The Railway Mania in the mid 1800s was a classic bubble. Middle-class money was thrilled to be part of this huge social enterprise. From 1843 to 1846 hundreds of companies were formed with shares duly issued in anticipation of the required Act of Parliament to commence the purchase of land. Sadly in 1845 Bank interest rates rose providing a less risky home for savings. Overnight share prices collapsed and the nascent railway boom hit the buffers. Large landowners, though, had the capital to acquire bankrupt companies and proceeded with plans to open up their estates to commercial exploitation.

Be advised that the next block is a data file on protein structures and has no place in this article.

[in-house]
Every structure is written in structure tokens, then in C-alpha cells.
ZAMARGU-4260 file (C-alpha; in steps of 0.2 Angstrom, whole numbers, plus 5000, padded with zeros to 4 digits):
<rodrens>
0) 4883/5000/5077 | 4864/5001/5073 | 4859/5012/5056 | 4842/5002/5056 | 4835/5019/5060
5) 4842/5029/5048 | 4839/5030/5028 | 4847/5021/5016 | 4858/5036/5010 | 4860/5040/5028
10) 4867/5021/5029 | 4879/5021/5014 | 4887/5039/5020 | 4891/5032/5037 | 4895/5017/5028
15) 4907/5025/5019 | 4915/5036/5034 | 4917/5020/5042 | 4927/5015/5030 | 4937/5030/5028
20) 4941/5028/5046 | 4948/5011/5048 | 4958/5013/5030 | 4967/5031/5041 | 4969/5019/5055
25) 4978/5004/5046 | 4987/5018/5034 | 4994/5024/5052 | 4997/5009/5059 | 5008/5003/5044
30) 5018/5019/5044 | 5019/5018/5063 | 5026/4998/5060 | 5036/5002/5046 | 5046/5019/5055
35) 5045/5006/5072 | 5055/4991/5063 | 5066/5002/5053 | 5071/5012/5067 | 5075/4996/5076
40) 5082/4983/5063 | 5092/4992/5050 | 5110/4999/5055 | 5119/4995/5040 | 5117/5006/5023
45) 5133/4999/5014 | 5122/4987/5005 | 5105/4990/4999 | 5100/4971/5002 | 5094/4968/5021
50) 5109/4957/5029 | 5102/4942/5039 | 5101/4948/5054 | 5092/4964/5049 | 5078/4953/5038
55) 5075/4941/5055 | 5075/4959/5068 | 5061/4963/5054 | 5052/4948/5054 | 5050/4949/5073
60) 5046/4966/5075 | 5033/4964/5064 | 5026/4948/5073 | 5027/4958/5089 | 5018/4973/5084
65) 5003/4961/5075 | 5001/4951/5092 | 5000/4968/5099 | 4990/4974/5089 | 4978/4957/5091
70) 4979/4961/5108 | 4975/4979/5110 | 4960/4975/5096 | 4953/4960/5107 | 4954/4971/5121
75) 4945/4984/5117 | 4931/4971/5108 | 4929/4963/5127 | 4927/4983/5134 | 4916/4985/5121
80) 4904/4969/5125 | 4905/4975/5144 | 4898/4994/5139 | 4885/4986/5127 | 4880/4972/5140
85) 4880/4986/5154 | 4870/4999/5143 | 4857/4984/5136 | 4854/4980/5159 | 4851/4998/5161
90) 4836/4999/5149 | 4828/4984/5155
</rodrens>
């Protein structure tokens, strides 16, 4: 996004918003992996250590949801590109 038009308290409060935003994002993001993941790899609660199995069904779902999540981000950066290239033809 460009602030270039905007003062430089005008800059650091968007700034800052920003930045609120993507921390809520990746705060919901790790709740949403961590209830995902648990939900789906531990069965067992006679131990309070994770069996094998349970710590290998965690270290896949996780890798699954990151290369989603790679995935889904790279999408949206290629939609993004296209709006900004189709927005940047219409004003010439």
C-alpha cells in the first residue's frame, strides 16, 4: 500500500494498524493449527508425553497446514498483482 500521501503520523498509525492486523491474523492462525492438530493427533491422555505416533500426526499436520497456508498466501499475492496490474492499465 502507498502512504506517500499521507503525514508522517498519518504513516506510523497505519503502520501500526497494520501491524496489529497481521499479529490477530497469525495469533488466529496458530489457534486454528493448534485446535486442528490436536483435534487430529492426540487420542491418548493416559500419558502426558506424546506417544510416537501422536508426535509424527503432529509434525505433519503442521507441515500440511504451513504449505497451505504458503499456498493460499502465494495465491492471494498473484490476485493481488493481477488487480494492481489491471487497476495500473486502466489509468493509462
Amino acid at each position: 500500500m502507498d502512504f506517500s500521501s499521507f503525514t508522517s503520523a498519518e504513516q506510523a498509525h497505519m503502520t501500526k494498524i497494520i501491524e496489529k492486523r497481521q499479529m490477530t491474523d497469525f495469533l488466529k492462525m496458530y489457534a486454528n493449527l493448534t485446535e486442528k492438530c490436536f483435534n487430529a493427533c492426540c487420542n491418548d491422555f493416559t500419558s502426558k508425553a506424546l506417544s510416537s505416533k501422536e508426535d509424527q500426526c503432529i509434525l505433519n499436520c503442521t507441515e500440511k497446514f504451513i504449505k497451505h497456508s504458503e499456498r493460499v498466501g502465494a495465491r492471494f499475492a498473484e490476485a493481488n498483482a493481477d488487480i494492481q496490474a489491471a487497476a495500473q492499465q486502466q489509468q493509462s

The Duke of Devonshire saw a line to Eastbourne open in 1849, while three years earlier Sir Richard Hotham’s Bognor was rail linked to London. On the east coast the Earl of Scarborough’s landholding in the wilds of Lincolnshire was developed into the happy holiday resort of Skegness, offering relaxation and frivolity for the tobacco workers of Nottingham and industrial powerhouse of Derby. Once a railway was planned, entrepreneurs soon grasped the opportunities for housing development.
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